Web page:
Posted by Steven Tuckey on


Japan post World War II (1945>), when the consumption of bread in Japan increased.


Blade length and Width

The blade length generally falls between 240mm-360mm, with a width between 1.8-3mm.



The Pankiri is a relatively modern knife to Japan, but would no doubt look similar to its western equivalent, the bread knife. Pankiri directly translates to ‘bread slicer’, indicating its purpose and origin. The cutting edge is single ground with serrations along the length, used to slices breads and cakes without tearing the crust or compressing the delicate structure within. It is functionally identical to the western bread knife, where they both have thin blades, long serrated edges and straight spines, although variations are common.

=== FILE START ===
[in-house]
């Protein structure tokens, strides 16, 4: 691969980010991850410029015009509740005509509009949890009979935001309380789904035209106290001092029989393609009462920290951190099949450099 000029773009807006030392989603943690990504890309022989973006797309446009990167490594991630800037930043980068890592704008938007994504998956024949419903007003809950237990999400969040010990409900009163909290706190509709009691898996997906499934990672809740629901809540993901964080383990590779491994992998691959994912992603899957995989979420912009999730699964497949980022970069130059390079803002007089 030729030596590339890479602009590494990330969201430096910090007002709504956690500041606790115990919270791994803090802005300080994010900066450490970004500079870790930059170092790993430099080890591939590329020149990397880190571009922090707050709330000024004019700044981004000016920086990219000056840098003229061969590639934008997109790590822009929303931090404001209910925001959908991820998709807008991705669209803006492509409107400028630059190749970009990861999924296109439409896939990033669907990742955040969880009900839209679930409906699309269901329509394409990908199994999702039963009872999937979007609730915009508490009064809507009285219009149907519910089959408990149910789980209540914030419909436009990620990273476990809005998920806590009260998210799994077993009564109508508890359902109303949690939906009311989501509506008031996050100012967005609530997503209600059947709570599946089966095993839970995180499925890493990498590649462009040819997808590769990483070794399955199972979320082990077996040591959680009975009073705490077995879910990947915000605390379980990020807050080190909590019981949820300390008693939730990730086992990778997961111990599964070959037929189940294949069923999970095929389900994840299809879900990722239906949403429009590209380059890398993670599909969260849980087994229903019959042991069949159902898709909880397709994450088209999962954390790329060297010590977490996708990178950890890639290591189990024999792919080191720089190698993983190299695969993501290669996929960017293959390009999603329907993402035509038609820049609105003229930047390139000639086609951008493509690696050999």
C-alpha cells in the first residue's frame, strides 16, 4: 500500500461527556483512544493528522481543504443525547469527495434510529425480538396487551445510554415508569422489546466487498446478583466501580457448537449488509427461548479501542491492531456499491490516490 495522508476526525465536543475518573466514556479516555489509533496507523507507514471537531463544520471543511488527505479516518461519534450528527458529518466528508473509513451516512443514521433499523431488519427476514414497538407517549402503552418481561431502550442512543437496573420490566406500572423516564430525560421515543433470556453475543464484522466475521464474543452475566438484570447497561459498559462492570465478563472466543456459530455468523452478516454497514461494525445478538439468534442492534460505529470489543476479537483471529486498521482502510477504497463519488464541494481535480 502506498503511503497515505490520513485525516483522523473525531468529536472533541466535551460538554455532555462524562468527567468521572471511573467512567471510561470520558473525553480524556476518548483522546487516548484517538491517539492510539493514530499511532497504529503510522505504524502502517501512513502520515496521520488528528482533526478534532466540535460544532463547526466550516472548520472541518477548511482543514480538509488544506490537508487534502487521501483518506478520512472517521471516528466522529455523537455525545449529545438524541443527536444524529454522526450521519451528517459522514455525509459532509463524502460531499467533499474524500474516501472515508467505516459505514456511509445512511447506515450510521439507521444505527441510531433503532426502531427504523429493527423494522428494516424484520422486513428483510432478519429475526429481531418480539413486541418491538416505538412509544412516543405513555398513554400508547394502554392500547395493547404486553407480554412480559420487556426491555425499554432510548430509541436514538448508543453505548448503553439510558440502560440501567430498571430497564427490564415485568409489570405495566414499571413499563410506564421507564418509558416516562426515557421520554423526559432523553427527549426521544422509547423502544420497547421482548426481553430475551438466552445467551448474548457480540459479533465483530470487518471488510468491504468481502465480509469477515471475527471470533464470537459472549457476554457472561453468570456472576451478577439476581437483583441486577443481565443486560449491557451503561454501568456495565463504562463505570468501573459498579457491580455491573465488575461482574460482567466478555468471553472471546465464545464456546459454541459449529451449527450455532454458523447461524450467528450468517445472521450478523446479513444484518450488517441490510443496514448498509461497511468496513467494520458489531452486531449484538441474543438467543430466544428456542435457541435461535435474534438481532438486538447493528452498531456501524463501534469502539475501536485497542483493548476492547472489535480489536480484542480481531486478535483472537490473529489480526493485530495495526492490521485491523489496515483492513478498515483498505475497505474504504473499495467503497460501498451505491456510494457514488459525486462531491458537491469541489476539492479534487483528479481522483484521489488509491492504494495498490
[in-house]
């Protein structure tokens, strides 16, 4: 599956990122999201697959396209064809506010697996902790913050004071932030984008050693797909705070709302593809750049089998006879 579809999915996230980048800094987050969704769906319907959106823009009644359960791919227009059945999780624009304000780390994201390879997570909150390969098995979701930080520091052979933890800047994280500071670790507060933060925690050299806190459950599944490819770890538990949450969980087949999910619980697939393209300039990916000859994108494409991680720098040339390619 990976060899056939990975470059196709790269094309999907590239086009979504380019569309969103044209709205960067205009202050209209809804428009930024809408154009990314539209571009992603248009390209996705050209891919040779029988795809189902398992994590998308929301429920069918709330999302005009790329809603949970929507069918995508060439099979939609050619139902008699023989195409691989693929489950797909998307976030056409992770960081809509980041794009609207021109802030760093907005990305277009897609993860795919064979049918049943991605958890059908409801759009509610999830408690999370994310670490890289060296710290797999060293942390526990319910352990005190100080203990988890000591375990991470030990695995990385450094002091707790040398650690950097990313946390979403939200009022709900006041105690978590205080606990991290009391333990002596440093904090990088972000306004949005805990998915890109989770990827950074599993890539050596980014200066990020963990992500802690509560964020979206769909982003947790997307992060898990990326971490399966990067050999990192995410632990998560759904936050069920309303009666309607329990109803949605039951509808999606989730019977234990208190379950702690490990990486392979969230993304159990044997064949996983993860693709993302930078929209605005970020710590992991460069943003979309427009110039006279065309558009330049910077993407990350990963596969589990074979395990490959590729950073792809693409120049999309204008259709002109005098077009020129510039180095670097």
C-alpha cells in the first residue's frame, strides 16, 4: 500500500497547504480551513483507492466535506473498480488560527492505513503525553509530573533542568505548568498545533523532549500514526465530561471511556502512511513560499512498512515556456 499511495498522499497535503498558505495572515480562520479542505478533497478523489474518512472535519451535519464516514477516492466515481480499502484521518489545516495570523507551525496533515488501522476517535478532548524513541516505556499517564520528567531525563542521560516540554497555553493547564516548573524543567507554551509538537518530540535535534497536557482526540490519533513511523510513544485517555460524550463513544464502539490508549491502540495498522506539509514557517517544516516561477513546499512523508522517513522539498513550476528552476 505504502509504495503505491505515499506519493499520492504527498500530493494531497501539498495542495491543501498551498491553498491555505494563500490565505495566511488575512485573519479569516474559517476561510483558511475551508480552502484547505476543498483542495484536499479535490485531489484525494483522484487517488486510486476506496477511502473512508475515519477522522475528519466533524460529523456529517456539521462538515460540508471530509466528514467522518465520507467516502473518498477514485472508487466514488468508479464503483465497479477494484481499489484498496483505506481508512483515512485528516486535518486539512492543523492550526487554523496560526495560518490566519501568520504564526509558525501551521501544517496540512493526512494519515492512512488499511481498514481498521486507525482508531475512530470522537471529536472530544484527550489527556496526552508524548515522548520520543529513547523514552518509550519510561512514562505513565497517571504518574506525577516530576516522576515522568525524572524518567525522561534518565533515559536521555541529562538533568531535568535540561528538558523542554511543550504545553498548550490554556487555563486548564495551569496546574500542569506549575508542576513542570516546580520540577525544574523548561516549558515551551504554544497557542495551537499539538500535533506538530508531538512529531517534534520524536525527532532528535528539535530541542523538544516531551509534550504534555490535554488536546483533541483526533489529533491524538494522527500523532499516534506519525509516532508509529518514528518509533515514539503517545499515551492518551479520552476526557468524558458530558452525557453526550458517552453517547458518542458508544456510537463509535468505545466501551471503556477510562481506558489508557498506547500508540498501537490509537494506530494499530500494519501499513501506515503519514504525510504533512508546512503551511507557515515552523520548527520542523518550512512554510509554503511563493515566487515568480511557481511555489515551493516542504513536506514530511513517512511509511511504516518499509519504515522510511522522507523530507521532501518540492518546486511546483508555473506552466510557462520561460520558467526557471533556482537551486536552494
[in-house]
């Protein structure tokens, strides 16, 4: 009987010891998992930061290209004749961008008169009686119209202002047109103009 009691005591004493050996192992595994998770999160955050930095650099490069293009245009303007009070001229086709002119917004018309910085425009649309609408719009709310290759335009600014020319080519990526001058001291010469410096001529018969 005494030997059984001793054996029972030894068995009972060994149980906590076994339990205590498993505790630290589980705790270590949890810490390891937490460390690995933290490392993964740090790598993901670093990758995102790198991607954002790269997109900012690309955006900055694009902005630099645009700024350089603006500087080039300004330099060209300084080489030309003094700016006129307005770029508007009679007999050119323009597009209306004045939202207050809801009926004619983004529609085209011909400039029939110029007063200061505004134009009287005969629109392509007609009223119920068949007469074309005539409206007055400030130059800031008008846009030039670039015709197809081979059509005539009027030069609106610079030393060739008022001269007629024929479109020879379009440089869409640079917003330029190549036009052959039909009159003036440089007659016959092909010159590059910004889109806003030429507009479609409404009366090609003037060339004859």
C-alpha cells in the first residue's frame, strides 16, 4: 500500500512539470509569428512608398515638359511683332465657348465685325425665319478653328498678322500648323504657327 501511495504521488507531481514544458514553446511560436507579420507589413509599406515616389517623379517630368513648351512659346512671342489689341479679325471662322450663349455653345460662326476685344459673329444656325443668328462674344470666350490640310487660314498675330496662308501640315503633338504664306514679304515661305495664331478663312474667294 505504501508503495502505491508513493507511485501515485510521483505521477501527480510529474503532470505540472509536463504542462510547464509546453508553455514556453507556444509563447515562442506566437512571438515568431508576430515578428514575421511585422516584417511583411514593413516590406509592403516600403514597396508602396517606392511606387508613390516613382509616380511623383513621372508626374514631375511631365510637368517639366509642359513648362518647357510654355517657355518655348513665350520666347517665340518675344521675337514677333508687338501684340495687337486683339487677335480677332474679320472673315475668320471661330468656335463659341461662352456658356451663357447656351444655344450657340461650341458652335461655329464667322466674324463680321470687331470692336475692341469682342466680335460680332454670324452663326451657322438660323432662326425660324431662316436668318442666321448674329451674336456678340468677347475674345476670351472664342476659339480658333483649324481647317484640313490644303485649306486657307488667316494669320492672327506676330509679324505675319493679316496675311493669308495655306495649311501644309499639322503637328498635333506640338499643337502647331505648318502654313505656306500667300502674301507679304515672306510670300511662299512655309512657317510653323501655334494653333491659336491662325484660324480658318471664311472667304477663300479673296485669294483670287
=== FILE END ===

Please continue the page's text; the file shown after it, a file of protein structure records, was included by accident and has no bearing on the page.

Tips to using the Pankiri

Pankiri’s should be light, with a decent length, allowing the wielder to make long slicing cuts without applying too much pressure or running out of room on the cutting edge. Generally, the bread will be placed toward the edge of your cutting surface where your knuckles will have clearance under the handle. You can select an offset bread knife instead, where the blade slopes down away from the handle, giving better clearance for your knuckles.


It is very difficult to sharpen Pankiri’s as the serrations prevent you from using traditional whetstones. The upshot of this is that bread knives tend to not require sharpen as often or at all depending on usage.   

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